June 2017
Volume 58, Issue 8
Open Access
ARVO Annual Meeting Abstract  |   June 2017
Central retinal venous pressure in patients with large discs
Author Affiliations & Notes
  • Karin R Pillunat
    Dept of Ophthalmology, Univ Clinic Carl Gustav Carus Dresden, Dresden, Germany
  • Sylvana Georgii
    Dept of Ophthalmology, Univ Clinic Carl Gustav Carus Dresden, Dresden, Germany
  • Eberhard Spoerl
    Dept of Ophthalmology, Univ Clinic Carl Gustav Carus Dresden, Dresden, Germany
  • Richard P Stodtmeister
    Dept of Ophthalmology, Univ Clinic Carl Gustav Carus Dresden, Dresden, Germany
  • Lutz E Pillunat
    Dept of Ophthalmology, Univ Clinic Carl Gustav Carus Dresden, Dresden, Germany
  • Footnotes
    Commercial Relationships   Karin Pillunat, None; Sylvana Georgii, None; Eberhard Spoerl, None; Richard Stodtmeister, None; Lutz Pillunat, None
  • Footnotes
    Support  None
Investigative Ophthalmology & Visual Science June 2017, Vol.58, 732. doi:
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    • Get Citation

      Karin R Pillunat, Sylvana Georgii, Eberhard Spoerl, Richard P Stodtmeister, Lutz E Pillunat; Central retinal venous pressure in patients with large discs. Invest. Ophthalmol. Vis. Sci. 2017;58(8):732.

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      © ARVO (1962-2015); The Authors (2016-present)

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Abstract

Purpose : To evaluate central retinal venous pressure (CRVP) in patients with macrodiscs and to investigate a possible association with retinal nerve fiber layer parameters.

Methods : A total of 59 eyes with macrodiscs was included in this cross-sectional study. None of the eyes were treated with intraocular pressure (IOP) lowering medication or had visual field defects. IOP was measured with Goldmann applanation tonometry and CRVP with contactlens dynamometry calibrated in mmHg (Imedos, Jena, Germany). CRVP was considered to be elevated, if it was higher than IOP+2x standard deviation which approximately equaled IOP+5mmHg. Rim parameters were examined with the glaucoma modul of OCT (Spectralis; Heidelberg Engineering GmbH, Heidelberg, Germany). Student’s t tests were used to test for differences between the groups.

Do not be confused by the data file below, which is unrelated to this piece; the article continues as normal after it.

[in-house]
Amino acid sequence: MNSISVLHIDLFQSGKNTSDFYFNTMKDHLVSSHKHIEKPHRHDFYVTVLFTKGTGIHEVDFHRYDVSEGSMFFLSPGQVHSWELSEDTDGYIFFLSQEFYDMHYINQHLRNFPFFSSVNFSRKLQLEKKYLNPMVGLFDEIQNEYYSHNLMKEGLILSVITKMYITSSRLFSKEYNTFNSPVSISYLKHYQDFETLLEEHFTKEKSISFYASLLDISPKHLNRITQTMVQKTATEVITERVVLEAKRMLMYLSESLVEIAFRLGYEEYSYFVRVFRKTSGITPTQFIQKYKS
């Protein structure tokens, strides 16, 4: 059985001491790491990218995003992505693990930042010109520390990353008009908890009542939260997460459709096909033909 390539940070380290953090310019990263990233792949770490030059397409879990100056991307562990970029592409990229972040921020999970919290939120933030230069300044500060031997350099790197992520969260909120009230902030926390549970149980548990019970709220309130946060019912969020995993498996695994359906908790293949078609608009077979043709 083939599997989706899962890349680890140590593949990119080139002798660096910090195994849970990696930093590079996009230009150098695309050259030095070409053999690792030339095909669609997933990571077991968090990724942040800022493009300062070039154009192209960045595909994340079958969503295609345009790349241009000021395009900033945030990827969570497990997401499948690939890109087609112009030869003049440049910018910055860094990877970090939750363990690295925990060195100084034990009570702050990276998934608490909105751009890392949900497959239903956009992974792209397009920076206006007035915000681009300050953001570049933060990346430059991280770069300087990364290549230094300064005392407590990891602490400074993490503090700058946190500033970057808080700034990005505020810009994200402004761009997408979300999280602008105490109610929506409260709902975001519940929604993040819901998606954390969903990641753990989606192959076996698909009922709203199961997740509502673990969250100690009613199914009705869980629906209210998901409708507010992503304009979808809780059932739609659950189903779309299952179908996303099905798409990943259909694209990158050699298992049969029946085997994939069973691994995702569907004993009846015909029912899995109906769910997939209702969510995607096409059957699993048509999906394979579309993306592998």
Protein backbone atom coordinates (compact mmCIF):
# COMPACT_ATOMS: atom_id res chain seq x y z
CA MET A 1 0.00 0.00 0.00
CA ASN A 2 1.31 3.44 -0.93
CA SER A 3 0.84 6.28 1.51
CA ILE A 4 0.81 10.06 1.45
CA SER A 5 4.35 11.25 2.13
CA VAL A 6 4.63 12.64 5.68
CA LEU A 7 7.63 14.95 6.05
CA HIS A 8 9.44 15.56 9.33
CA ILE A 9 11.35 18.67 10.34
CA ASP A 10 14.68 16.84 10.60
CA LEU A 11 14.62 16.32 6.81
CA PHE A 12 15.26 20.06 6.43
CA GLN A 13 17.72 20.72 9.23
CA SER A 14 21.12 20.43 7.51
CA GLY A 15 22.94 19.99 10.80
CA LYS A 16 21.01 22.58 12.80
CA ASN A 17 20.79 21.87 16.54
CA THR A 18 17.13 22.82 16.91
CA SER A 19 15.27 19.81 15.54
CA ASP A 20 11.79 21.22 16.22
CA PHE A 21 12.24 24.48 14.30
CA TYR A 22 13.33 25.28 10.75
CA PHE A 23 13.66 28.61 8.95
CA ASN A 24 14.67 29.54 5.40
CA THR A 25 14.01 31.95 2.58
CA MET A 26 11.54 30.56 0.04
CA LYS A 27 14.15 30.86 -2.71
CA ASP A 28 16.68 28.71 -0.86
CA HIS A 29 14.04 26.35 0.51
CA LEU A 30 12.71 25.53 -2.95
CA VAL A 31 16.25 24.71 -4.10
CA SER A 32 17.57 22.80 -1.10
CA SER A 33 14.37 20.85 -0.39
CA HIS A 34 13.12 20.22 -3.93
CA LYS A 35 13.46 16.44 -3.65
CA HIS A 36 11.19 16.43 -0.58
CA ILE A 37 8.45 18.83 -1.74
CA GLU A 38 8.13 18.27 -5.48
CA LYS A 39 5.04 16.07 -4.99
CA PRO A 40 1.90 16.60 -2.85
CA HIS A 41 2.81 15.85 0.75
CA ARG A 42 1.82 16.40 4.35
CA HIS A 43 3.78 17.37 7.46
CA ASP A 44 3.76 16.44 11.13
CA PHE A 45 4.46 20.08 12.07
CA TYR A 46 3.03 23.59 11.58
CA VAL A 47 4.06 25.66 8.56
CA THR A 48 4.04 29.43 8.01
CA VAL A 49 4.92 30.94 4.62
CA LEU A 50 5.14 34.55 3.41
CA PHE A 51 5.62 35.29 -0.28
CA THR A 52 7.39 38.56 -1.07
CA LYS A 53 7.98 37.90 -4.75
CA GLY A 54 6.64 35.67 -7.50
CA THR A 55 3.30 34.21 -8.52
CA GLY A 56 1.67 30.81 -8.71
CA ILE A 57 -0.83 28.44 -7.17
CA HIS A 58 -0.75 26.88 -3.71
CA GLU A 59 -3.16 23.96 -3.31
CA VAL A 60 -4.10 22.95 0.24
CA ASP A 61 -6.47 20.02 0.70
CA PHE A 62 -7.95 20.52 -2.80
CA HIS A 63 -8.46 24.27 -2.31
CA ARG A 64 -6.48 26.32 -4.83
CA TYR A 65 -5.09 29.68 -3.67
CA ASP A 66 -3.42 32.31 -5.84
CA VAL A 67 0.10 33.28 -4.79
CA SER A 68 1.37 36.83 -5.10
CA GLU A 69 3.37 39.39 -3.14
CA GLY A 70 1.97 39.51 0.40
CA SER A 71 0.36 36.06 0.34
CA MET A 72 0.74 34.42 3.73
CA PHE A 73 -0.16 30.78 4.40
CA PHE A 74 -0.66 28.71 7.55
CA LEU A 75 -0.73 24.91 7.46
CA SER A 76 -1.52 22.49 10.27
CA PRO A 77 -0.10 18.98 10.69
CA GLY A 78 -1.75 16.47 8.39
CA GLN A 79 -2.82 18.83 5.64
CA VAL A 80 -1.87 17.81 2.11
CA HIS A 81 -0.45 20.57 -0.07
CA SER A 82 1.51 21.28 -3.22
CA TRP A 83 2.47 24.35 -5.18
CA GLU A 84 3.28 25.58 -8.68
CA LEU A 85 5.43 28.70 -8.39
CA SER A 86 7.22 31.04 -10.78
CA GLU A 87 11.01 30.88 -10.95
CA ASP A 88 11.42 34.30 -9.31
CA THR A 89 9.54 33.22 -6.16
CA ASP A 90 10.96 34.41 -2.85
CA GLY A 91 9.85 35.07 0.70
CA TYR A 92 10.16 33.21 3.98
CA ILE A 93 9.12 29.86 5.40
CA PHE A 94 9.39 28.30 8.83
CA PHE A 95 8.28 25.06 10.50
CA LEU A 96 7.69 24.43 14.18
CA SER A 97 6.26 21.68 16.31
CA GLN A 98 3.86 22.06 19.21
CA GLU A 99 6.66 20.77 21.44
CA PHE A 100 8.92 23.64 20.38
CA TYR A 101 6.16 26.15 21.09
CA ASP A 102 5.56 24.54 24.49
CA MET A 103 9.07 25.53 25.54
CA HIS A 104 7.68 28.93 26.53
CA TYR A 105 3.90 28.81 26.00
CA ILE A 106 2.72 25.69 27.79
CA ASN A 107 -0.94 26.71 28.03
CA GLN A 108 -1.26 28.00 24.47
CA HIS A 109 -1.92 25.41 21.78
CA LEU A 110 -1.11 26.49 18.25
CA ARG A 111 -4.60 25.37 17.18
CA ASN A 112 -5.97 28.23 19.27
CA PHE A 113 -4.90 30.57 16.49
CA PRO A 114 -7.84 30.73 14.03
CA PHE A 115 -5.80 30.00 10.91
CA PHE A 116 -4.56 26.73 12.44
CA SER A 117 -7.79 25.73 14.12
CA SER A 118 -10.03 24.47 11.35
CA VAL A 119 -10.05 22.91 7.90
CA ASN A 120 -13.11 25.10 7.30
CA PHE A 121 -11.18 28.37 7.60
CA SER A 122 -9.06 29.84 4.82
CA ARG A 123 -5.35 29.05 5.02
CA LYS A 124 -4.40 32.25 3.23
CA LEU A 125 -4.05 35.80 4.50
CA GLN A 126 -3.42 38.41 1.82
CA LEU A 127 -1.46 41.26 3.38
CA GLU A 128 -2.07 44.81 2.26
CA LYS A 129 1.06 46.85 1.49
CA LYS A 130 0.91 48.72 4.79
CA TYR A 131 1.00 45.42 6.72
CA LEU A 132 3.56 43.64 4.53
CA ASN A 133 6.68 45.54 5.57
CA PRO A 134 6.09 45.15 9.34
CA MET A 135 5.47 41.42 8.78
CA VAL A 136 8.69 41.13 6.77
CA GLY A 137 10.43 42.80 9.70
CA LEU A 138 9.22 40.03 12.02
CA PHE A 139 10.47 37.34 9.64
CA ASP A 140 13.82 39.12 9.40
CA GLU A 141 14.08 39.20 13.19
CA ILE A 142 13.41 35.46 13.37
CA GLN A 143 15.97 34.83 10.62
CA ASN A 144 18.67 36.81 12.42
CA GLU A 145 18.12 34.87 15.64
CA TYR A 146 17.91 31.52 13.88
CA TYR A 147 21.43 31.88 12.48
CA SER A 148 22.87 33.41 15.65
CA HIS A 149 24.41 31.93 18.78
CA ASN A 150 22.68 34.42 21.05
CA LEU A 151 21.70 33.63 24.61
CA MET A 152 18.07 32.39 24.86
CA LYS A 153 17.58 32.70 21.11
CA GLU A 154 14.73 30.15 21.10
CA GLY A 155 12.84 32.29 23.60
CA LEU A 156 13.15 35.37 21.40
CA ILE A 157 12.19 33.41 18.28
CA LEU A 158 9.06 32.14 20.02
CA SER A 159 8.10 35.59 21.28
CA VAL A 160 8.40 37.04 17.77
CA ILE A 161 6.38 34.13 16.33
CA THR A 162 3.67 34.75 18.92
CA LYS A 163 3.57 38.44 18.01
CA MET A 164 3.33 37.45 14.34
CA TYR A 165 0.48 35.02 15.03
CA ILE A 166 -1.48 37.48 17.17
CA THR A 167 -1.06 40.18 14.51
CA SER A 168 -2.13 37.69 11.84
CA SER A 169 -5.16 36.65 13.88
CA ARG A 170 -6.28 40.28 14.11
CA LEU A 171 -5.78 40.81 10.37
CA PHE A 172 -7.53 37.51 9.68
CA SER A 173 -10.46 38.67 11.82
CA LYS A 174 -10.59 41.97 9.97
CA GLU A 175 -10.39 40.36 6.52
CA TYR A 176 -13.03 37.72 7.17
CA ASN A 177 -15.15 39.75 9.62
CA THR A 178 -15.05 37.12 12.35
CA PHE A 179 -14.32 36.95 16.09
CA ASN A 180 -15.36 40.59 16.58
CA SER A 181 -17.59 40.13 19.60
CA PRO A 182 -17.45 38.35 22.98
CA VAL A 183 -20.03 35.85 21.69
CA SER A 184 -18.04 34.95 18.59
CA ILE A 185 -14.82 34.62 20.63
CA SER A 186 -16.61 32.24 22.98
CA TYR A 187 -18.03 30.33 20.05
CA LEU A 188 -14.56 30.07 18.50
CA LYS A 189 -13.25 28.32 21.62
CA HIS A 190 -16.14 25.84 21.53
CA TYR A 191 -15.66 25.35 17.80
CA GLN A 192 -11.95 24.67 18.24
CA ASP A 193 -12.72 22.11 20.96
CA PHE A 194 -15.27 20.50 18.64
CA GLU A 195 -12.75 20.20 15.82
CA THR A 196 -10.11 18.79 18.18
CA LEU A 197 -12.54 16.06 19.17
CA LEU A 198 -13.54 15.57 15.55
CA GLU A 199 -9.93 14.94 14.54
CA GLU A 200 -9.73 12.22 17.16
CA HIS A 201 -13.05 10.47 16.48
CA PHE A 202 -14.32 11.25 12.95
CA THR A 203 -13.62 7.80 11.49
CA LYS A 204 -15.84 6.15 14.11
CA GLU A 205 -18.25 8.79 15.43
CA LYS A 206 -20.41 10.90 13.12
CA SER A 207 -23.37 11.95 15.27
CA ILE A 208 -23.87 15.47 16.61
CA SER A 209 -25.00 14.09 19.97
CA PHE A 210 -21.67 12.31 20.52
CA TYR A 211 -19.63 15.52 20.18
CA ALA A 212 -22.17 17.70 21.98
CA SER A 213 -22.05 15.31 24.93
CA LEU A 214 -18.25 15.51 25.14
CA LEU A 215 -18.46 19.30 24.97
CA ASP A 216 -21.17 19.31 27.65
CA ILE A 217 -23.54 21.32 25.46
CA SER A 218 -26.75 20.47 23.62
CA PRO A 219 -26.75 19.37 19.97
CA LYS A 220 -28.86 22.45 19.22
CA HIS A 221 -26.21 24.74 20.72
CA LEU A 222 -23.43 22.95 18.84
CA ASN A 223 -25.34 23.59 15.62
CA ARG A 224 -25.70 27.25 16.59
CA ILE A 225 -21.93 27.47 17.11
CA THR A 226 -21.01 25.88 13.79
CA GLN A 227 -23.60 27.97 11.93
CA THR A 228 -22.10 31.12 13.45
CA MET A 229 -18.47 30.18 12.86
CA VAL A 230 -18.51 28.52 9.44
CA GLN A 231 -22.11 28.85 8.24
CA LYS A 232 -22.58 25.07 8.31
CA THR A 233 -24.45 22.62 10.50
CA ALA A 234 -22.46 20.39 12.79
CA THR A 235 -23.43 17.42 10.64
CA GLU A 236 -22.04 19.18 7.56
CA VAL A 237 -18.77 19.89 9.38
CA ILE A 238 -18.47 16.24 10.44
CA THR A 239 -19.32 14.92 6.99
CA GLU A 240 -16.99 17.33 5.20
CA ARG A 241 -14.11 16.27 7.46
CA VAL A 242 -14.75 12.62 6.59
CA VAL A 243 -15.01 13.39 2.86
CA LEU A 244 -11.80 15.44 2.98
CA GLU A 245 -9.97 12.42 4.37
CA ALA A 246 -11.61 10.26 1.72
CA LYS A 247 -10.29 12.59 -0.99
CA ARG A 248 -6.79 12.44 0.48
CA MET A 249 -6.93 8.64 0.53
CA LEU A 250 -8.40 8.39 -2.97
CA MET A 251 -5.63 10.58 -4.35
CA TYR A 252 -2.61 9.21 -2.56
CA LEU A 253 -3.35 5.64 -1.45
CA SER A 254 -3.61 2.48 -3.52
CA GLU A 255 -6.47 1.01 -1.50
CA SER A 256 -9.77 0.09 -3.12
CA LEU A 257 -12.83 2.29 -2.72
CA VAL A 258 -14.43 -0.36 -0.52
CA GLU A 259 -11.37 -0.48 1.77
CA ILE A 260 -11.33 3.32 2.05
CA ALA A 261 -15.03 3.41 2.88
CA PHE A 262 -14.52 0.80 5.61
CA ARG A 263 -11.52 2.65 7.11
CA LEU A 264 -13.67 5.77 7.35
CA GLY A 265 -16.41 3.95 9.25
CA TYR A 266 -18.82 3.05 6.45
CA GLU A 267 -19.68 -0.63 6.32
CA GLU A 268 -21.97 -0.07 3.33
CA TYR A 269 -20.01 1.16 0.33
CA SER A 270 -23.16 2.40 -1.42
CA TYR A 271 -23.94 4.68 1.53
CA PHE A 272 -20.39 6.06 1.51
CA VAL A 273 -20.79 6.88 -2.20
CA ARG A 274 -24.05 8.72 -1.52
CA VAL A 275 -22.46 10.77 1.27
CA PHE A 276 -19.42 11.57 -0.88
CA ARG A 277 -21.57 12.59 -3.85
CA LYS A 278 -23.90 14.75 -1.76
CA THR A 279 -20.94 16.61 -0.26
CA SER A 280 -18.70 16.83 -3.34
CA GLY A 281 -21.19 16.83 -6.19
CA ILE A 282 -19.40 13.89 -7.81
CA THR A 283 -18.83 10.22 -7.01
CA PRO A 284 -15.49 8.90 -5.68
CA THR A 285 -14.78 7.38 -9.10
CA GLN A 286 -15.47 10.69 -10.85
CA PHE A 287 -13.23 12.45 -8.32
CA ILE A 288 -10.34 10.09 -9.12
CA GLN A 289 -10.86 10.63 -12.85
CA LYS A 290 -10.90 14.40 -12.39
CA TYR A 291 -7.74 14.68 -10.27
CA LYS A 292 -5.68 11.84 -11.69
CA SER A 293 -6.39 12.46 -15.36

Results : CRVP was within the range of IOP+5mmHg in 37 eyes (63%). The mean CRVP in this group was 12.8±2.5 mmHg and the mean IOP 12.7±2.3 mmHg. 22 eyes (37%) showed an elevated CRVP. The mean CRVP in this group was 32.1±8.5 mmHg and the mean IOP 13.7±1.6 mmHg. The difference of CRVP between the two groups was statistically significant (P<0.001), the difference between IOP was not significant (P=0.088). There was no difference regarding age (49.5±13.8y; 48.9±10.6; P=0.849) and mean BMO (2.92±0.64 mm2; 2.82±0.38 mm2; P=0.536). Minimal rim width parameters showed no difference. Retinal nerve fiber layer parameters showed a statistically significant reduction in the group with elevated CRVP in the temporal inferior segment (154.8±13.7µm vs. 141.9±15.8µm; P=0.004) and the temporal superior segment (130.9±16.4µm vs. 116.9±19.0 µm; P=0.008).

Conclusions : An elevated CRVP leads to reduced ocular perfusion pressures, which represent a risk factor for the prevalence and progression of primary open-angle glaucoma. Therefore, an elevated CRVP (>IOP+5mmHg) in clinically normal macrodiscs might be a sign of beginning glaucoma and could help discriminate normals from glaucoma suspects. The measurement of CRVP might be beneficial to detect patients with macrodiscs being at risk for developing glaucomatous damage.

This is an abstract that was submitted for the 2017 ARVO Annual Meeting, held in Baltimore, MD, May 7-11, 2017.

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